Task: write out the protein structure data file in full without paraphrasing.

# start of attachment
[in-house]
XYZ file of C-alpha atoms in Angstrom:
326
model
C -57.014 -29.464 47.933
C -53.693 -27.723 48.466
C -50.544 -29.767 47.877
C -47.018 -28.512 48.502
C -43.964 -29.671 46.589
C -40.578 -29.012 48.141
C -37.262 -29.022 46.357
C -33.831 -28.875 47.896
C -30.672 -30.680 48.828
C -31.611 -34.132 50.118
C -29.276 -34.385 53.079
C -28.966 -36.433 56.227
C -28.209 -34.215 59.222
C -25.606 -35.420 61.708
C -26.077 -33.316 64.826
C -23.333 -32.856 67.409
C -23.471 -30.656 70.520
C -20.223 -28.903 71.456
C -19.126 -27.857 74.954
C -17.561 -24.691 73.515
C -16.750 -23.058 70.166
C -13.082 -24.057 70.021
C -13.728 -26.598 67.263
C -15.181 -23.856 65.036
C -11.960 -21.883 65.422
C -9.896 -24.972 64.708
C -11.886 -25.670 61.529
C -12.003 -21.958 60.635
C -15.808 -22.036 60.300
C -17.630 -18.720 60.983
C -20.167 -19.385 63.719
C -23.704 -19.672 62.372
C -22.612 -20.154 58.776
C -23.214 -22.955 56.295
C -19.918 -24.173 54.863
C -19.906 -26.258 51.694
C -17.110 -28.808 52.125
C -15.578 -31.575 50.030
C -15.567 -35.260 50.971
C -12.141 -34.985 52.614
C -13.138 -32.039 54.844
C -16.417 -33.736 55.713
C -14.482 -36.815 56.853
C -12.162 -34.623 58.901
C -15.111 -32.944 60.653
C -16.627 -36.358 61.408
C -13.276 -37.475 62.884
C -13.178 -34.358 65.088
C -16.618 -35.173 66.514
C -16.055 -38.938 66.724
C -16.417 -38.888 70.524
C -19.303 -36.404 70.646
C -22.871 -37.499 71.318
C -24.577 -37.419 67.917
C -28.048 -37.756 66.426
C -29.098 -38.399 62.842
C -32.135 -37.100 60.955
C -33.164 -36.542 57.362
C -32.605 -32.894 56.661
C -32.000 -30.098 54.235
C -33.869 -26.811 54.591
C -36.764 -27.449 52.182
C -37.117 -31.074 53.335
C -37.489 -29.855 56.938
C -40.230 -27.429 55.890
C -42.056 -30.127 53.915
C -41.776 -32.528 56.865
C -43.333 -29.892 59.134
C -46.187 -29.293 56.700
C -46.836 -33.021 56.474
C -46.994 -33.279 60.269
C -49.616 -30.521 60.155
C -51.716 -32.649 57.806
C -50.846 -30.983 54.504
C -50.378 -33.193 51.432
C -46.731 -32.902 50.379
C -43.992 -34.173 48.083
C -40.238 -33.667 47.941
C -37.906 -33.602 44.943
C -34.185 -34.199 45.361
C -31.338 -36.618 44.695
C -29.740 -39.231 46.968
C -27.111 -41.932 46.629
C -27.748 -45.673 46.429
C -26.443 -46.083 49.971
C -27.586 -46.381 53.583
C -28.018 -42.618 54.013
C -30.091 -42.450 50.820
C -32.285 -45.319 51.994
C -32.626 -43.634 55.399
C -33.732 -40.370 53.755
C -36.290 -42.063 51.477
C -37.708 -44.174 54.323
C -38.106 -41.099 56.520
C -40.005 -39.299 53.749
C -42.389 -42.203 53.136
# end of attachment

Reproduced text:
[in-house]
XYZ file of C-alpha atoms in Angstrom:
326
model
C -57.014 -29.464 47.933
C -53.693 -27.723 48.466
C -50.544 -29.767 47.877
C -47.018 -28.512 48.502
C -43.964 -29.671 46.589
C -40.578 -29.012 48.141
C -37.262 -29.022 46.357
C -33.831 -28.875 47.896
C -30.672 -30.680 48.828
C -31.611 -34.132 50.118
C -29.276 -34.385 53.079
C -28.966 -36.433 56.227
C -28.209 -34.215 59.222
C -25.606 -35.420 61.708
C -26.077 -33.316 64.826
C -23.333 -32.856 67.409
C -23.471 -30.656 70.520
C -20.223 -28.903 71.456
C -19.126 -27.857 74.954
C -17.561 -24.691 73.515
C -16.750 -23.058 70.166
C -13.082 -24.057 70.021
C -13.728 -26.598 67.263
C -15.181 -23.856 65.036
C -11.960 -21.883 65.422
C -9.896 -24.972 64.708
C -11.886 -25.670 61.529
C -12.003 -21.958 60.635
C -15.808 -22.036 60.300
C -17.630 -18.720 60.983
C -20.167 -19.385 63.719
C -23.704 -19.672 62.372
C -22.612 -20.154 58.776
C -23.214 -22.955 56.295
C -19.918 -24.173 54.863
C -19.906 -26.258 51.694
C -17.110 -28.808 52.125
C -15.578 -31.575 50.030
C -15.567 -35.260 50.971
C -12.141 -34.985 52.614
C -13.138 -32.039 54.844
C -16.417 -33.736 55.713
C -14.482 -36.815 56.853
C -12.162 -34.623 58.901
C -15.111 -32.944 60.653
C -16.627 -36.358 61.408
C -13.276 -37.475 62.884
C -13.178 -34.358 65.088
C -16.618 -35.173 66.514
C -16.055 -38.938 66.724
C -16.417 -38.888 70.524
C -19.303 -36.404 70.646
C -22.871 -37.499 71.318
C -24.577 -37.419 67.917
C -28.048 -37.756 66.426
C -29.098 -38.399 62.842
C -32.135 -37.100 60.955
C -33.164 -36.542 57.362
C -32.605 -32.894 56.661
C -32.000 -30.098 54.235
C -33.869 -26.811 54.591
C -36.764 -27.449 52.182
C -37.117 -31.074 53.335
C -37.489 -29.855 56.938
C -40.230 -27.429 55.890
C -42.056 -30.127 53.915
C -41.776 -32.528 56.865
C -43.333 -29.892 59.134
C -46.187 -29.293 56.700
C -46.836 -33.021 56.474
C -46.994 -33.279 60.269
C -49.616 -30.521 60.155
C -51.716 -32.649 57.806
C -50.846 -30.983 54.504
C -50.378 -33.193 51.432
C -46.731 -32.902 50.379
C -43.992 -34.173 48.083
C -40.238 -33.667 47.941
C -37.906 -33.602 44.943
C -34.185 -34.199 45.361
C -31.338 -36.618 44.695
C -29.740 -39.231 46.968
C -27.111 -41.932 46.629
C -27.748 -45.673 46.429
C -26.443 -46.083 49.971
C -27.586 -46.381 53.583
C -28.018 -42.618 54.013
C -30.091 -42.450 50.820
C -32.285 -45.319 51.994
C -32.626 -43.634 55.399
C -33.732 -40.370 53.755
C -36.290 -42.063 51.477
C -37.708 -44.174 54.323
C -38.106 -41.099 56.520
C -40.005 -39.299 53.749
C -42.389 -42.203 53.136